Lawsuit challenges Trump's lifting of roadless rule in Alaska's Tongass forest

ANCHORAGE, Alaska (Reuters) – A coalition of Alaska Native tribes and environmentalists filed suit on Wednesday challenging a new Trump administration policy that opens vast swaths of the largest U.S. national forest to logging, mining and other commercial development.

FILE PHOTO: U.S. President Donald Trump poses on the Truman Balcony of the White House after returning from being hospitalized at Walter Reed Medical Center for coronavirus disease (COVID-19) treatment, in Washington, U.S. October 5, 2020. REUTERS/Erin Scott/File Photo

The lawsuit, joined by tourism and fishing organizations, seeks to reinstate prohibitions on road-building through previously protected areas in the Tongass National Forest of southeastern Alaska, the world’s largest temperate rain forest.

The Clinton-era rule, effectively banning timber harvests and mineral extraction in undeveloped areas of national forests across the country, was lifted for the Tongass in October, part of President Donald Trump’s aim of easing various environmental regulations opposed by industry.

It marked a victory for state officials who petitioned for the change because they said the roadless rule – closing off 9.2 million acres (3.7 million hectares) of the 17-million-acre (6.8-million-hectare) Tongass – had cost Alaskans jobs.

But Wednesday’s lawsuit, filed in U.S. District Court in Juneau, said the Trump policy imperiled indigenous tribal homelands and the ecosystem supporting southeast Alaska’s fishing and tourism industries, while disregarding sound science.

“The need for this litigation is a mark of shame upon the federal government for violating the trust and responsibilities it has to the indigenous peoples of the Tongass,” Robert Starbard, tribal administrator for the Hoonah Indian Association, said in a statement.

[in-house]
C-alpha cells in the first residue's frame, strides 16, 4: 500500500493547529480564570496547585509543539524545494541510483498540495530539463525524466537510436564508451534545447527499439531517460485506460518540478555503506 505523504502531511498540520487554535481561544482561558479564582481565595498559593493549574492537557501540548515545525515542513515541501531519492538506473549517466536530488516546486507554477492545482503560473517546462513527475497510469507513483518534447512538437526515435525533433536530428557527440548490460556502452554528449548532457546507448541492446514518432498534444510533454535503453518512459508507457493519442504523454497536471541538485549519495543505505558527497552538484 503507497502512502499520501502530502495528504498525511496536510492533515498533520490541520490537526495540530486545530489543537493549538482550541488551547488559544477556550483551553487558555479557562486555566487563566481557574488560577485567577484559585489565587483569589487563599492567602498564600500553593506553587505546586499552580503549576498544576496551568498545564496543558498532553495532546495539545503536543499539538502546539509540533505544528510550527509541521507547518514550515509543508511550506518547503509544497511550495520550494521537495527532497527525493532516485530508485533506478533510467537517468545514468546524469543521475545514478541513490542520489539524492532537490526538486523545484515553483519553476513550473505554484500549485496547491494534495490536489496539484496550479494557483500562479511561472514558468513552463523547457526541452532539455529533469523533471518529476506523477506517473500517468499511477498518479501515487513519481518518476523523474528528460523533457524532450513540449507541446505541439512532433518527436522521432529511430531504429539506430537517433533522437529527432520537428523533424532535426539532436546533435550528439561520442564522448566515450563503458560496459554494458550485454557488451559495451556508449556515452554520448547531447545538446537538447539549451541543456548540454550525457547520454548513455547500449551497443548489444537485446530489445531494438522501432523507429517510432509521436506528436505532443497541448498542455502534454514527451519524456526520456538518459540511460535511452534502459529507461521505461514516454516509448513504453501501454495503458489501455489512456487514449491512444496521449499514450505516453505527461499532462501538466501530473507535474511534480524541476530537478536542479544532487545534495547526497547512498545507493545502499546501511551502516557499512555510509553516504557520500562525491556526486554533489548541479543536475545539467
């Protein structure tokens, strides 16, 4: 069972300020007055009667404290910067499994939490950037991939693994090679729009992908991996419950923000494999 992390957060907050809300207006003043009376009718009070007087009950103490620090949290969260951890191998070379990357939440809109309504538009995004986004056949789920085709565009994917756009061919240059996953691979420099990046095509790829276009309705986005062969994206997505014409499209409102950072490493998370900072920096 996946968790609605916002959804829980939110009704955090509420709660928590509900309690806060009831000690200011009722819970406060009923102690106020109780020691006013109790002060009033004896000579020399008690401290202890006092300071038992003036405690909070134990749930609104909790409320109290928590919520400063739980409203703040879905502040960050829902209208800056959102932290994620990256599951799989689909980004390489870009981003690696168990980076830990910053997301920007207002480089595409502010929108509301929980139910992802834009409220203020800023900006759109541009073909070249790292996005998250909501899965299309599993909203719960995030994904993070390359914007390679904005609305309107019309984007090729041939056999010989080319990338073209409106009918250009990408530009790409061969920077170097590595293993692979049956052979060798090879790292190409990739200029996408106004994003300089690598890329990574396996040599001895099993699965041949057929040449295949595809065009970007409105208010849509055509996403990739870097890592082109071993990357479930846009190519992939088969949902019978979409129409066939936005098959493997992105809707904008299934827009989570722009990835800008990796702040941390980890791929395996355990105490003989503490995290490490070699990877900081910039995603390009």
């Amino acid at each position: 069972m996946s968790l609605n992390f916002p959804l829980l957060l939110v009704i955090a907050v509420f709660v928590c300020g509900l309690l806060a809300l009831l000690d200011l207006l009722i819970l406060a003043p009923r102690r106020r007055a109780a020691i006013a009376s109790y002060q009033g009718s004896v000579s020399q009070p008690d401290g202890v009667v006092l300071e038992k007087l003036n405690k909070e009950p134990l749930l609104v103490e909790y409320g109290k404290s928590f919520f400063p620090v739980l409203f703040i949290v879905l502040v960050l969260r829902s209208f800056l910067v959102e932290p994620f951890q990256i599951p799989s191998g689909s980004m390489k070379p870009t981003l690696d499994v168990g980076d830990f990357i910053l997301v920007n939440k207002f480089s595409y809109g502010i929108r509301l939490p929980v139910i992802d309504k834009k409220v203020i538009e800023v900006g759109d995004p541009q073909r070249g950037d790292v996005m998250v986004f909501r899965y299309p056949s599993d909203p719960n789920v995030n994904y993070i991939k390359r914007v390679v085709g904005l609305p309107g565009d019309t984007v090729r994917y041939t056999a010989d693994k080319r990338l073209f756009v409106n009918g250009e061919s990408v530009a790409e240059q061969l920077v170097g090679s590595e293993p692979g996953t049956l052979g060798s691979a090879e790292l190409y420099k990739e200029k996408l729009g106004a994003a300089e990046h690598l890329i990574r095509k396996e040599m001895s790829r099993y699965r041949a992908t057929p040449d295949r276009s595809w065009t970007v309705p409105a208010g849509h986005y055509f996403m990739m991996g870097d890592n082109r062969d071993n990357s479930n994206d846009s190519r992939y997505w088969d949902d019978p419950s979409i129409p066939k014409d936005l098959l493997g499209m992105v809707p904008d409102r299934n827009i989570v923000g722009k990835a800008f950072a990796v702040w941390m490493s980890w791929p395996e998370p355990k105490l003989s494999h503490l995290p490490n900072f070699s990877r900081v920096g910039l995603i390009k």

The lawsuit also said increased logging in the Tongass would undermine efforts to combat global warming because the forest is a significant natural repository for stored carbon.

“The complete removal of roadless protections on the Tongass will only worsen the climate crisis, not to mention fragment wildlife habitat and destroy salmon runs,” Andy Moderow of the Alaska Wilderness League said.

U.S. Forest Service representatives were not immediately available for comment on the lawsuit. But the agency has said its Tongass exemption plan would allow new timber production on fewer than 200,000 acres (81,000 hectares), while permitting no more than 50 additional miles (80 km) of road construction over the next century.

The national roadless rule was imposed in 2001 in the last days of President Bill Clinton’s administration. It was challenged by Alaska and, at times, other states seeking exemptions. The most recent court rulings, in 2015 and 2016, upheld the rule for the Tongass.

The incoming Biden administration could reverse the Trump policy and accomplish the lawsuit’s objective, plaintiffs’ attorney Kate Glover said.

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